Law & Religion UK is intended as a forum for what (we hope) is academically-rigorous exploration of the interactions between law and religion – broadly defined – together with the human rights issues associated with them. We are always interested in guest posts from colleagues in the field of law and religion.
We also welcome pertinent comments on current developments that reflect the views and opinions of their respective authors and meet the General Conditions applying to the site. However, those that do not meet those criteria or which are otherwise unidentifiable are unlikely to be published, especially comments that are abusive or defamatory. For more information see our comments policy below.
The blog is now receiving 800-1000 page-views per day; comments need reading and, sometimes, editing. That was not a problem when daily page-views were averaging about 400, but the process can now be fairly time-consuming. As such, we have reviewed our policy on comments. Continue reading →
The three main UK parties’ manifestos are now published: Conservative, Labour and Liberal Democrat. Unsurprisingly, there is little about “religion” in any of them; however, the Lib Dems have said that, if elected, they will introduce opposite-sex civil partnerships, while the Tories seem to have put the “British Bill of Rights” on the back burner for the whole of the next Parliament.
Prime Minister answers LGBT questions from Pink News readers
On Thursday 18 May, the Church of England carried a link to a story in the Daily Mail which it summarized as: “Further speculative report that Prince Harry’s girlfriend Meghan Markle could have a royal wedding at Westminster Abbey, despite being a divorcee. [The article] quotes a Westminster Abbey spokesman: ‘The Abbey follows the General Synod Ruling of 2002. Since then it has been possible for divorced people to be married in the Church of England’”.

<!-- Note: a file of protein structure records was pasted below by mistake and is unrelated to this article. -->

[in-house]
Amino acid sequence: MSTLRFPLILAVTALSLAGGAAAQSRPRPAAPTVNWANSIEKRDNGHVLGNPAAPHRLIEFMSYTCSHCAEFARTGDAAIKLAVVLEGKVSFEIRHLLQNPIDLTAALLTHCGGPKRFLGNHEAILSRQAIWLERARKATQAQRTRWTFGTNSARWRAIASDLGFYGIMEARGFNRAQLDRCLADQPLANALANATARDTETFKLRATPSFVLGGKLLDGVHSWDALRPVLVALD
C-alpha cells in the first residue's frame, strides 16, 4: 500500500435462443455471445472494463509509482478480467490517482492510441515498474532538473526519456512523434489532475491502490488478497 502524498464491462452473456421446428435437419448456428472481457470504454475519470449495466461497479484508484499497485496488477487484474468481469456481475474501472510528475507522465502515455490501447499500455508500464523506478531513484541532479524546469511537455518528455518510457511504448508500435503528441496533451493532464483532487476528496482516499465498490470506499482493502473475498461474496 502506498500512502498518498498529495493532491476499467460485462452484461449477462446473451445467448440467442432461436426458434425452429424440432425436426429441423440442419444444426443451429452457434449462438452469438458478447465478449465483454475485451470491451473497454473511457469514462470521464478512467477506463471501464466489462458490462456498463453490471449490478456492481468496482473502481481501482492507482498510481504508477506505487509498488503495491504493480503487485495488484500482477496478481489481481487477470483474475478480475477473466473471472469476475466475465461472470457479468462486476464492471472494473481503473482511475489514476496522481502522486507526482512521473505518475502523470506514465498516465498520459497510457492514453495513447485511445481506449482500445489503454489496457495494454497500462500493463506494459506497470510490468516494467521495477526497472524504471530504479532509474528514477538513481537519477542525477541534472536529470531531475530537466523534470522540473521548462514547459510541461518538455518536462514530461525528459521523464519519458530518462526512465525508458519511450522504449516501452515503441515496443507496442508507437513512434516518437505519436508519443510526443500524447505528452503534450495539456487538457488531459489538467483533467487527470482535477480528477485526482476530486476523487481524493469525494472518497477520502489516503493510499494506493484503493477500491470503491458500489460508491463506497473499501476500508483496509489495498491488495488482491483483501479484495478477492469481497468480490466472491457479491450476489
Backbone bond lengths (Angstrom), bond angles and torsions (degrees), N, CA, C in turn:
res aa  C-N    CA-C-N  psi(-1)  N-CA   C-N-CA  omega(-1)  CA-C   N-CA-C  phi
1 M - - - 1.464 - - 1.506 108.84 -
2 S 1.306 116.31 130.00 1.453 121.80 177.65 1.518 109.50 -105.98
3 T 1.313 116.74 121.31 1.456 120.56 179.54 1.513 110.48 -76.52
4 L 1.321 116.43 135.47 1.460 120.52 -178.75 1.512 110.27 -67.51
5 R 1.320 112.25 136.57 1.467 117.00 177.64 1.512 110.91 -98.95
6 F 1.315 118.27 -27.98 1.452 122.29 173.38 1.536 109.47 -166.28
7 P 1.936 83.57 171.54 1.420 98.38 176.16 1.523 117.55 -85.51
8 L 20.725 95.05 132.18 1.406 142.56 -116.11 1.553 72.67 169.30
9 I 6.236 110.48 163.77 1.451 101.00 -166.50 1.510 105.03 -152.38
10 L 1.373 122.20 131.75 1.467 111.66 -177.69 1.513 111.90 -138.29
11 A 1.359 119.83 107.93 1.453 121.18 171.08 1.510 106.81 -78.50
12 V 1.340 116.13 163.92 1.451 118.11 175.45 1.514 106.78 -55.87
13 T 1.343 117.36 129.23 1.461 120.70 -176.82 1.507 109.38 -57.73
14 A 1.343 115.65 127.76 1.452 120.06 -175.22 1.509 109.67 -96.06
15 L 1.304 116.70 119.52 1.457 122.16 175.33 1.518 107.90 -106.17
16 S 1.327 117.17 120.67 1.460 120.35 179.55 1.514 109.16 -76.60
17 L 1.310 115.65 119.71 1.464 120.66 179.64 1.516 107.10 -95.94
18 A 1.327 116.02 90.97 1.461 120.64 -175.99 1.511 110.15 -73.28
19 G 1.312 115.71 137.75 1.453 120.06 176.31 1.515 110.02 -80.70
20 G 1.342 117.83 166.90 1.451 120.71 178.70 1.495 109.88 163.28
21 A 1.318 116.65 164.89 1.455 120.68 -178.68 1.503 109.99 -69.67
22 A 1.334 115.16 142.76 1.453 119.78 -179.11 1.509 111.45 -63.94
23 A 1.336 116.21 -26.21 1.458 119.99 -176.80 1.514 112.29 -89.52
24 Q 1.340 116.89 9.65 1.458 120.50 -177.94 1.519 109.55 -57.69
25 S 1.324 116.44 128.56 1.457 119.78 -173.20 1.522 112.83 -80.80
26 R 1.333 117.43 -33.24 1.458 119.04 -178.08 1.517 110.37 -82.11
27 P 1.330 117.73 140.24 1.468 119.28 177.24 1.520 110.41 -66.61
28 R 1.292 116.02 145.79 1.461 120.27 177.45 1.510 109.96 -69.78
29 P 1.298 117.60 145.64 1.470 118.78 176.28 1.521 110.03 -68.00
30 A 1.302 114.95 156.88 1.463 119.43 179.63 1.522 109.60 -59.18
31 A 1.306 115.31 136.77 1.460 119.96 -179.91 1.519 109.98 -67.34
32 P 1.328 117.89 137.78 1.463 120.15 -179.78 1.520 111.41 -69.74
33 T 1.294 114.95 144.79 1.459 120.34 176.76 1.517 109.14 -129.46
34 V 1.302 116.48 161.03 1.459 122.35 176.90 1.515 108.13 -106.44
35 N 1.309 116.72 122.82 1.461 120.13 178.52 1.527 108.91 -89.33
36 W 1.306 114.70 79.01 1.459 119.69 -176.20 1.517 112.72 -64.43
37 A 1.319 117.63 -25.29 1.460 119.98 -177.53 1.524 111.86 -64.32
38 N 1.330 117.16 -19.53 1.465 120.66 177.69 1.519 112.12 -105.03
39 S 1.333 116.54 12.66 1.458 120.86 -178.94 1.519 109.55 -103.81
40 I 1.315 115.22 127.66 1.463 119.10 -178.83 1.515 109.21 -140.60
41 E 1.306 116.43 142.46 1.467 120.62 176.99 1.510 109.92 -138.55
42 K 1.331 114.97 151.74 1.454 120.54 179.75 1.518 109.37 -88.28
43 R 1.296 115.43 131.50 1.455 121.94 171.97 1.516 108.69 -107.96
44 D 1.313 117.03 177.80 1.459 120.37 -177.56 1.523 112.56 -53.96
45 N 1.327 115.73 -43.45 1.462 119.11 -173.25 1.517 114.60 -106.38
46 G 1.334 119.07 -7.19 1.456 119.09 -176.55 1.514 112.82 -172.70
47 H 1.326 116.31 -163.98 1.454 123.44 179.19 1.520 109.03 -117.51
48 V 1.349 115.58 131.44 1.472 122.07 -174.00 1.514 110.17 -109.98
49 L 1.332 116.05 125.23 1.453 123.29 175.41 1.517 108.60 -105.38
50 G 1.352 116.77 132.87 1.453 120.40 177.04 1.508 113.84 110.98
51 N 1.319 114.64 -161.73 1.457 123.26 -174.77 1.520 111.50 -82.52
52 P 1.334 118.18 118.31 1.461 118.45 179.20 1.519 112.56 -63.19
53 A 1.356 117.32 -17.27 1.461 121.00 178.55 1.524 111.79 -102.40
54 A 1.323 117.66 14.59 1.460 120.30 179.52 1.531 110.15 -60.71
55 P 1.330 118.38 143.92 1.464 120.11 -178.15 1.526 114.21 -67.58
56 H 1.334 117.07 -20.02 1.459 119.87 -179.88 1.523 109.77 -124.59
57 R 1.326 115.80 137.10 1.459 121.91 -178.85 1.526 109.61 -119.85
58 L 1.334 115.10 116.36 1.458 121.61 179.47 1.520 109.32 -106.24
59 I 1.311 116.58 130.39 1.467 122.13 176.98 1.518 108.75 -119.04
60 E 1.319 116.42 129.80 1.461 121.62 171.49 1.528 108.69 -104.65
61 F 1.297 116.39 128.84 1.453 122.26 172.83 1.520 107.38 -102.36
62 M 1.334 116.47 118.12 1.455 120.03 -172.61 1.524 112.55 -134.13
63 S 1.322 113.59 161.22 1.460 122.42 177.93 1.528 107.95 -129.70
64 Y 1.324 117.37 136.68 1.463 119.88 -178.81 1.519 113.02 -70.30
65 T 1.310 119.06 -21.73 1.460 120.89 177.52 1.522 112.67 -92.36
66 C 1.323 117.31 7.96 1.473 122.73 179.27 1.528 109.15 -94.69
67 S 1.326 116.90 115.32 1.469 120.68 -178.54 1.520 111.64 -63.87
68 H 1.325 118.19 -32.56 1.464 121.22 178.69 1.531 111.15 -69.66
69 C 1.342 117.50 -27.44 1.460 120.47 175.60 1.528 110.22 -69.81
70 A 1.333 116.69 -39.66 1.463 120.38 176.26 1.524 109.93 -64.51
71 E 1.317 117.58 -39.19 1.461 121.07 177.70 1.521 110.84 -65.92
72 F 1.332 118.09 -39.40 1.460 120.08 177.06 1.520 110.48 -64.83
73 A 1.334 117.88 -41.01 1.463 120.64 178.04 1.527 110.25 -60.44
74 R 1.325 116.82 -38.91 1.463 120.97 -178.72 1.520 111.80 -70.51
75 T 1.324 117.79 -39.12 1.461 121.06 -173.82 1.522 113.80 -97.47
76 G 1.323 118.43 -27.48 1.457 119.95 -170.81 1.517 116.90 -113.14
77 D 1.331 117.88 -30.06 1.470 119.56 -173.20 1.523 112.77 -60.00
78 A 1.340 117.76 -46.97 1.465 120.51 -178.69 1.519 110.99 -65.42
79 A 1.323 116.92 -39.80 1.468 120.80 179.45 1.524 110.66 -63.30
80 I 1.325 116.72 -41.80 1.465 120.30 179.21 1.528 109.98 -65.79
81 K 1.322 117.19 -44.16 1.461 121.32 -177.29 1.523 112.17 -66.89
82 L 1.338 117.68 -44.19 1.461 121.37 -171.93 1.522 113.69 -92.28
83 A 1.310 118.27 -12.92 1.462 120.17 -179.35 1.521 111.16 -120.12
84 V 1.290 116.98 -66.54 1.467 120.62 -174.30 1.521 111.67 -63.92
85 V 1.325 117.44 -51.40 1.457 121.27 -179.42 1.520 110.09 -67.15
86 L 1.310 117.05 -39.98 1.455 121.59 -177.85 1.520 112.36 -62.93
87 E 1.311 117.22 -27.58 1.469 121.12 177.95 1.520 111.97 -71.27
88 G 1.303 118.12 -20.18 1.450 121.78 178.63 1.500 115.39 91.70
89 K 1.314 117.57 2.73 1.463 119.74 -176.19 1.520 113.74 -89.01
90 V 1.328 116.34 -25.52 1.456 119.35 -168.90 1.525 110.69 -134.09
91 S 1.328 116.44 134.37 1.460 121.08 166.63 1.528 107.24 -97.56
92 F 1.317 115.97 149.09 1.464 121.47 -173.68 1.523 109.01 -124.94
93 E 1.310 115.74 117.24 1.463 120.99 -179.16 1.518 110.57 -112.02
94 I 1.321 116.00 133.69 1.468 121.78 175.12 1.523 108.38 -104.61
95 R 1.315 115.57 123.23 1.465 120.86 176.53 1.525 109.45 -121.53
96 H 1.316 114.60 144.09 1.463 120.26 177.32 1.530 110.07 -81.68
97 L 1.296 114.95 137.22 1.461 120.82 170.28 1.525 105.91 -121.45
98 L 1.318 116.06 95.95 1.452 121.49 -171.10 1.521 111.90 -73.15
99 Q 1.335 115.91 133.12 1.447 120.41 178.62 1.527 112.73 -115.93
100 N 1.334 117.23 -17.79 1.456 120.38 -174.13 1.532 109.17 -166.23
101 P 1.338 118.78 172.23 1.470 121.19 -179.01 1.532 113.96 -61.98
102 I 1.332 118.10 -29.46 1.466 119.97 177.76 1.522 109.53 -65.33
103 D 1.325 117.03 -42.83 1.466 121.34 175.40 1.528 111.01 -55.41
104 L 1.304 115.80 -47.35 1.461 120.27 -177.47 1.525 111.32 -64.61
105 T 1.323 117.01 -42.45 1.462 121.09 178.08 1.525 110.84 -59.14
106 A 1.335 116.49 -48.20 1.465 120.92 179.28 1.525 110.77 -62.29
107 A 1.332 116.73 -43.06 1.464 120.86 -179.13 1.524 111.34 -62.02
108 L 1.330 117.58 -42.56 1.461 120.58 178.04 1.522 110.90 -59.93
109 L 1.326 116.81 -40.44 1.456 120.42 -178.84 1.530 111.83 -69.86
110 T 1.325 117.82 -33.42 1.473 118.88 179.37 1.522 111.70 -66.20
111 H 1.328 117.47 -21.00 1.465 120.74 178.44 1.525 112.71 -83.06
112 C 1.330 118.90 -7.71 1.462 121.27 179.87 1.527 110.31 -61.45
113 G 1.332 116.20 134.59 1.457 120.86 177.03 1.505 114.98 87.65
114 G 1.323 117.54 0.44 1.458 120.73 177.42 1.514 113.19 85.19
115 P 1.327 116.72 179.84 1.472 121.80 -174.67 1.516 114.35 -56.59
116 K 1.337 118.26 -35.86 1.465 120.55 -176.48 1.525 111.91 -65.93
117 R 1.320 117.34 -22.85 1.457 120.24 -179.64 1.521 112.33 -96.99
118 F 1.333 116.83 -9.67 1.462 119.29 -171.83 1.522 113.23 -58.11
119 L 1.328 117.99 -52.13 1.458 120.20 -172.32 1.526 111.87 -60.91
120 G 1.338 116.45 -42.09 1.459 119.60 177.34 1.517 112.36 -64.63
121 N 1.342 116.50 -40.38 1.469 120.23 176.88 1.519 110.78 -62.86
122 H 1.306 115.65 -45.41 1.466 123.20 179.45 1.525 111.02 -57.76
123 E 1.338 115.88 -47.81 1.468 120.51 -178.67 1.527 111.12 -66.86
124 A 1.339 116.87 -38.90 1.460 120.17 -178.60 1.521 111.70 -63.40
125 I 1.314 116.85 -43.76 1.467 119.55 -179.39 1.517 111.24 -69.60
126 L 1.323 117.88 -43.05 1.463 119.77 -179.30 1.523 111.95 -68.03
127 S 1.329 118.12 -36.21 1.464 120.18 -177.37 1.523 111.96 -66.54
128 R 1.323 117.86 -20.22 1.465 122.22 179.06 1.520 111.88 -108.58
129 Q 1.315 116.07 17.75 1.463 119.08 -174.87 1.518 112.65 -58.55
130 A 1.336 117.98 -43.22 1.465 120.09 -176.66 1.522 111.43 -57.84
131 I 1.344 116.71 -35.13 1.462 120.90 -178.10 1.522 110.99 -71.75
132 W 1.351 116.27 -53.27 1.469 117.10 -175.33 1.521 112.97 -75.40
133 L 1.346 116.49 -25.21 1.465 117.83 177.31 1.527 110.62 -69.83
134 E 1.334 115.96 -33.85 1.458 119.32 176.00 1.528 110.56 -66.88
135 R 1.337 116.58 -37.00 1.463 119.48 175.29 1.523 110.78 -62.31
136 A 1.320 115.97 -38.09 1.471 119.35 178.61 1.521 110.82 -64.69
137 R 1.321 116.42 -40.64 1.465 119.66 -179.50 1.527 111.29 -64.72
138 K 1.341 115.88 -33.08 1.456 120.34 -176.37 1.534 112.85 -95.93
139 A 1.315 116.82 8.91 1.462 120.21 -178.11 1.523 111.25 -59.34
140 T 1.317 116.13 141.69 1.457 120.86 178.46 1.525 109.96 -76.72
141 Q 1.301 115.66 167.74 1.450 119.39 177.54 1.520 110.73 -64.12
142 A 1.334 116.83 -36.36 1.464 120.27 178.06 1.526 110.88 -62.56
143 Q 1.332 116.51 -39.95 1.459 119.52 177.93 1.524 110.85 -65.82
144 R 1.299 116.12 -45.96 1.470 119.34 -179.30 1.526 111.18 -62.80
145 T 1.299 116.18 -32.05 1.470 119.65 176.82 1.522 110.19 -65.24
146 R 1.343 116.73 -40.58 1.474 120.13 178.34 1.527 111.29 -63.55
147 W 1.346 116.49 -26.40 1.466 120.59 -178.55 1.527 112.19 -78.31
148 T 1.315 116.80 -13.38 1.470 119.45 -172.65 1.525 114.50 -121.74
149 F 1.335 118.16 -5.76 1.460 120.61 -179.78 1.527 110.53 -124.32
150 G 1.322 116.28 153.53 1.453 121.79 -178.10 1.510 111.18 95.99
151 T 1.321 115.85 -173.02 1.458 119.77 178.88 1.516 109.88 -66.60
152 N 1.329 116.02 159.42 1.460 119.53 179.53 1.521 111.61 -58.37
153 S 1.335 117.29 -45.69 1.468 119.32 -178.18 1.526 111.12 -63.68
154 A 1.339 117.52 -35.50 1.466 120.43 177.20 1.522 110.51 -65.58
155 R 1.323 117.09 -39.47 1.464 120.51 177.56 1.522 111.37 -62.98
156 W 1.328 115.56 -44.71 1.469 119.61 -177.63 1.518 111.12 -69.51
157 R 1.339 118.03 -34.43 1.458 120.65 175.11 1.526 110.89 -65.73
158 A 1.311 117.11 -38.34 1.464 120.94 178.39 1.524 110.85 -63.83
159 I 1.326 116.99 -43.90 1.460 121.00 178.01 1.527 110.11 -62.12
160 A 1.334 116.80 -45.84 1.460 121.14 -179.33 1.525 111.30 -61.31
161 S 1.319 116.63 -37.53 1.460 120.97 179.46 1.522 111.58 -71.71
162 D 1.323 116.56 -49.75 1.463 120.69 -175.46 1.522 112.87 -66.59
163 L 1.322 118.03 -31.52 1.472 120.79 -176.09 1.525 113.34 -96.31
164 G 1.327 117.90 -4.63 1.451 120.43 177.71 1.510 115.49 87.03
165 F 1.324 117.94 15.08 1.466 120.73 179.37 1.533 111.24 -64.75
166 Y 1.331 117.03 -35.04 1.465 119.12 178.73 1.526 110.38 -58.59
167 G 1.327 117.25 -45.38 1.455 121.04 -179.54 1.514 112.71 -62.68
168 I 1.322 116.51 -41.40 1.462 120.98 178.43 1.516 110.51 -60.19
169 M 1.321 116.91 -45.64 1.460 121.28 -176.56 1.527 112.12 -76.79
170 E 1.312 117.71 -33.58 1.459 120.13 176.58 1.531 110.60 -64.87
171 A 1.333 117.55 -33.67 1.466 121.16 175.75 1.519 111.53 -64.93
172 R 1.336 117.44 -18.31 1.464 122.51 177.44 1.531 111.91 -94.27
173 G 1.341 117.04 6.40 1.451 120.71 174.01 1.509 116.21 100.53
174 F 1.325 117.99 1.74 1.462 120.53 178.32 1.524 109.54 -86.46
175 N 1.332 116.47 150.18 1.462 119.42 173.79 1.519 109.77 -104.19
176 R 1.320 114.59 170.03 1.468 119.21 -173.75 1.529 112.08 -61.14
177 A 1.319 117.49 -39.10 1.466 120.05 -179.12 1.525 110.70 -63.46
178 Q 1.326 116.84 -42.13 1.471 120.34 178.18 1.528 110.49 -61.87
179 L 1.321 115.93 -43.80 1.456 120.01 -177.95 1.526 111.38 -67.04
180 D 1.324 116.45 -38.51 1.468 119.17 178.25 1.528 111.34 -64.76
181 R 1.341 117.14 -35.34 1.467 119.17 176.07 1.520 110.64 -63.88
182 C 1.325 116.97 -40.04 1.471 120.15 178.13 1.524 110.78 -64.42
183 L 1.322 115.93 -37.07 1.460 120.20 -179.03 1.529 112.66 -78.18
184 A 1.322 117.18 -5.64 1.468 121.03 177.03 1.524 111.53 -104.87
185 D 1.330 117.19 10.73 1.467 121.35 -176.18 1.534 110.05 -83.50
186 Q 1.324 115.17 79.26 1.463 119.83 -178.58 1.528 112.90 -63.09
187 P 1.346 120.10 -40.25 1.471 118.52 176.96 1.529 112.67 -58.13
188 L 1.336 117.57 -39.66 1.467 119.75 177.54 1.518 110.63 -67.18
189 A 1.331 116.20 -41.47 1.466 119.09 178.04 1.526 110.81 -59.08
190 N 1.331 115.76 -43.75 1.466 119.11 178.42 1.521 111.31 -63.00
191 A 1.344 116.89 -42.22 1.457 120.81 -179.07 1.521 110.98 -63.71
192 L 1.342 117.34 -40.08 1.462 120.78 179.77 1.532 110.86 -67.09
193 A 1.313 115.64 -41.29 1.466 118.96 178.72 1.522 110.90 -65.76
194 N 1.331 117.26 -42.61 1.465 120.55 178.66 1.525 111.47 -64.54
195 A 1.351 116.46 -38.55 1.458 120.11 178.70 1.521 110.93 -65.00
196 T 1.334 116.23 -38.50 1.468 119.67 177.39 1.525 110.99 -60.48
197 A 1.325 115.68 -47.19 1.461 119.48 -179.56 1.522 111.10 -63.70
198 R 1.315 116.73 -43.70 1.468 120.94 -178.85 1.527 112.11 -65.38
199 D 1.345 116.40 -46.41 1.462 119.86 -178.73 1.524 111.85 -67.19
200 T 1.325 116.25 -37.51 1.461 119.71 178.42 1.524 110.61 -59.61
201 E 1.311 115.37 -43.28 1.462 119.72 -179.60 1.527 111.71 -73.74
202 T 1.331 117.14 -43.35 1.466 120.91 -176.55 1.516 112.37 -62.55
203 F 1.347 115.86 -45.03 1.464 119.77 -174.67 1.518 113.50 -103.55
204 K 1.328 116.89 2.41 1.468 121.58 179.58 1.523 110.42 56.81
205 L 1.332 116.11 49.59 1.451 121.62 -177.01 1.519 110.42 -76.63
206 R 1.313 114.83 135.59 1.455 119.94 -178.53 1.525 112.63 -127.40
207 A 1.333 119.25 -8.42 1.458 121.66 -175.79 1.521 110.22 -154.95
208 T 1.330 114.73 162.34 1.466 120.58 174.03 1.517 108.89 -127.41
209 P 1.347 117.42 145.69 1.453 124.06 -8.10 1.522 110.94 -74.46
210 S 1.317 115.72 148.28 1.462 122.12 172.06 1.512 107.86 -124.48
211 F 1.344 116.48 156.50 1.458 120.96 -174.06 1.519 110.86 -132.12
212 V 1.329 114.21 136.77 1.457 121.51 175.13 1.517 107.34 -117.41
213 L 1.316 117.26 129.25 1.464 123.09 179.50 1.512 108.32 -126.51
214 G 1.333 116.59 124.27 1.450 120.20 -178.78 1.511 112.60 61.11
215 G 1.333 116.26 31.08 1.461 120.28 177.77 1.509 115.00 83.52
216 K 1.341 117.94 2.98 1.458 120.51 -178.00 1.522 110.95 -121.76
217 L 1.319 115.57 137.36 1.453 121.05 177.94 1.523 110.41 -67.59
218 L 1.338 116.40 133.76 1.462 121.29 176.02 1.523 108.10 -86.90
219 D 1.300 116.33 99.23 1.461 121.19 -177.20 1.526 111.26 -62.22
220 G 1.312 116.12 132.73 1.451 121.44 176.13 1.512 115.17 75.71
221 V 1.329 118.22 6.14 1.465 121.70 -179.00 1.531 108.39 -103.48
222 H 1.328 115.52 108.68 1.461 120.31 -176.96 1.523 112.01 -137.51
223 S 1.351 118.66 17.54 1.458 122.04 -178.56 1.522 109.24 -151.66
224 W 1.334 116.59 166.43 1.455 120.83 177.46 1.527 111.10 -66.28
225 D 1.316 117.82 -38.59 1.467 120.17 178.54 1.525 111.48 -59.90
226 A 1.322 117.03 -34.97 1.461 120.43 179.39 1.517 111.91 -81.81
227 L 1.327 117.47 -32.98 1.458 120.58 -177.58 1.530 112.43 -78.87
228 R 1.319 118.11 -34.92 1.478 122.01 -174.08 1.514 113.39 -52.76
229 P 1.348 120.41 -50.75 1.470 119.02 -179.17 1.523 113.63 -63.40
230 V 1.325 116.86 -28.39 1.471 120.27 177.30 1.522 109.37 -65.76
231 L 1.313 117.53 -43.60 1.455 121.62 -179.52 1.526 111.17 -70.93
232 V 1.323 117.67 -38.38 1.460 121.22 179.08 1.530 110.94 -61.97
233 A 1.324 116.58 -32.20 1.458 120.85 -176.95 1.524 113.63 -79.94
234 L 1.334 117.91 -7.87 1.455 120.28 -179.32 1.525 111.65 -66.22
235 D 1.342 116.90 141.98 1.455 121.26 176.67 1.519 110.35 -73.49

The Conservative Party has published its Manifesto in advance of the General Election. On the issue of the UK’s continued adherence to international human rights obligations, it says this: Continue reading →
On Sunday 14 May, the document Consecration of New Style Bishops – Q&A was handed out at Jesmond Parish Church. It explained the rationale behind the episcopal consecration of its curate, the Revd Jonathan Pryke and the perceived need for “New Style Bishops” operating within a non-diocesan remit. Although legal issues were not addressed in the document, it provides a framework within which these issues may be discussed and it also raises questions concerning the development of this initiative within GAFCON, GAFCON-UK and AMiE. Continue reading →
Further background has emerged on the objection registered by the House of Bishops of the Province of British Columbia & Yukon to the election of the Revd Jacob Worley to be Bishop of the Diocese of Caledonia in the Anglican Church of Canada, on which we previously posted the Church’s press release. Continue reading →
The inquest into the death of the remaining “Moors Murderer”, Ian Brady, commenced on 16 May 2017, and the BBC reported that his ashes would not to be scattered at Saddleworth Moor, the burial place of many of their victims. Senior coroner Christopher Sumner is reported as saying that “he knew he did not have the legal power to make such a request but believed it was the ‘correct moral judgement'”. Continue reading →